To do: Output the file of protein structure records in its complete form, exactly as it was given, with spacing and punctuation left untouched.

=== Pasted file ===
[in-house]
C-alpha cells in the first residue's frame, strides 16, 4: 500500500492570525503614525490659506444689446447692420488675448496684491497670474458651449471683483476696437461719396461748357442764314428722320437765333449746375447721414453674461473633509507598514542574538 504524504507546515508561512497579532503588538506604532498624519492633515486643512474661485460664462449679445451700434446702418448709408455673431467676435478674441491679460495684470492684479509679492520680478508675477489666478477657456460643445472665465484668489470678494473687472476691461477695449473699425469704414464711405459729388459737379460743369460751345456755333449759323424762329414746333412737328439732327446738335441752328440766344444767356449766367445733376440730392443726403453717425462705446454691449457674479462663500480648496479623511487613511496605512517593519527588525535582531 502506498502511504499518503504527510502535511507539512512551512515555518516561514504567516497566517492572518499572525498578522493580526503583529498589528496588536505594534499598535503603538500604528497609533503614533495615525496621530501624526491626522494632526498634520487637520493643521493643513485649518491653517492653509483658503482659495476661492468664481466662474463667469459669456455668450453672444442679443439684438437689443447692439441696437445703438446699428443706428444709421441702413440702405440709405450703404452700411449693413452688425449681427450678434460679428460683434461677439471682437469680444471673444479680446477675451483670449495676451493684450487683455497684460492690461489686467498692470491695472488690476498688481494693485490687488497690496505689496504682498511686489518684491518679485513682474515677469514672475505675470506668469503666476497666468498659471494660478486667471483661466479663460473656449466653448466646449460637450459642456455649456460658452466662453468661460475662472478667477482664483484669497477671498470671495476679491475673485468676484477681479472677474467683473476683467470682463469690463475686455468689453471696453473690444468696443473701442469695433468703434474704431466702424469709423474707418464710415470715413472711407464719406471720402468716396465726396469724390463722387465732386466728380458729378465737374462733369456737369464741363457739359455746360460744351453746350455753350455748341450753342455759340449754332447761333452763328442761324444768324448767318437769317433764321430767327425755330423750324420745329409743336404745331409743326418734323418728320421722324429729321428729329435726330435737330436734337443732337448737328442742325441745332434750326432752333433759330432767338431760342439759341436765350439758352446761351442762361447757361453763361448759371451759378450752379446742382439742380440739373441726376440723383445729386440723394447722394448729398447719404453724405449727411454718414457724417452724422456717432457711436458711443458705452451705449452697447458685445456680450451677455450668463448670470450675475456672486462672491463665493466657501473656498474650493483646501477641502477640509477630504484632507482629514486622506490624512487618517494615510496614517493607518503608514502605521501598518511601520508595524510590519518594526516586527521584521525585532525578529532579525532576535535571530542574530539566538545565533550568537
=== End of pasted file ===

[in-house]
C-alpha cells in the first residue's frame, strides 16, 4: 500500500492570525503614525490659506444689446447692420488675448496684491497670474458651449471683483476696437461719396461748357442764314428722320437765333449746375447721414453674461473633509507598514542574538 504524504507546515508561512497579532503588538506604532498624519492633515486643512474661485460664462449679445451700434446702418448709408455673431467676435478674441491679460495684470492684479509679492520680478508675477489666478477657456460643445472665465484668489470678494473687472476691461477695449473699425469704414464711405459729388459737379460743369460751345456755333449759323424762329414746333412737328439732327446738335441752328440766344444767356449766367445733376440730392443726403453717425462705446454691449457674479462663500480648496479623511487613511496605512517593519527588525535582531 502506498502511504499518503504527510502535511507539512512551512515555518516561514504567516497566517492572518499572525498578522493580526503583529498589528496588536505594534499598535503603538500604528497609533503614533495615525496621530501624526491626522494632526498634520487637520493643521493643513485649518491653517492653509483658503482659495476661492468664481466662474463667469459669456455668450453672444442679443439684438437689443447692439441696437445703438446699428443706428444709421441702413440702405440709405450703404452700411449693413452688425449681427450678434460679428460683434461677439471682437469680444471673444479680446477675451483670449495676451493684450487683455497684460492690461489686467498692470491695472488690476498688481494693485490687488497690496505689496504682498511686489518684491518679485513682474515677469514672475505675470506668469503666476497666468498659471494660478486667471483661466479663460473656449466653448466646449460637450459642456455649456460658452466662453468661460475662472478667477482664483484669497477671498470671495476679491475673485468676484477681479472677474467683473476683467470682463469690463475686455468689453471696453473690444468696443473701442469695433468703434474704431466702424469709423474707418464710415470715413472711407464719406471720402468716396465726396469724390463722387465732386466728380458729378465737374462733369456737369464741363457739359455746360460744351453746350455753350455748341450753342455759340449754332447761333452763328442761324444768324448767318437769317433764321430767327425755330423750324420745329409743336404745331409743326418734323418728320421722324429729321428729329435726330435737330436734337443732337448737328442742325441745332434750326432752333433759330432767338431760342439759341436765350439758352446761351442762361447757361453763361448759371451759378450752379446742382439742380440739373441726376440723383445729386440723394447722394448729398447719404453724405449727411454718414457724417452724422456717432457711436458711443458705452451705449452697447458685445456680450451677455450668463448670470450675475456672486462672491463665493466657501473656498474650493483646501477641502477640509477630504484632507482629514486622506490624512487618517494615510496614517493607518503608514502605521501598518511601520508595524510590519518594526516586527521584521525585532525578529532579525532576535535571530542574530539566538545565533550568537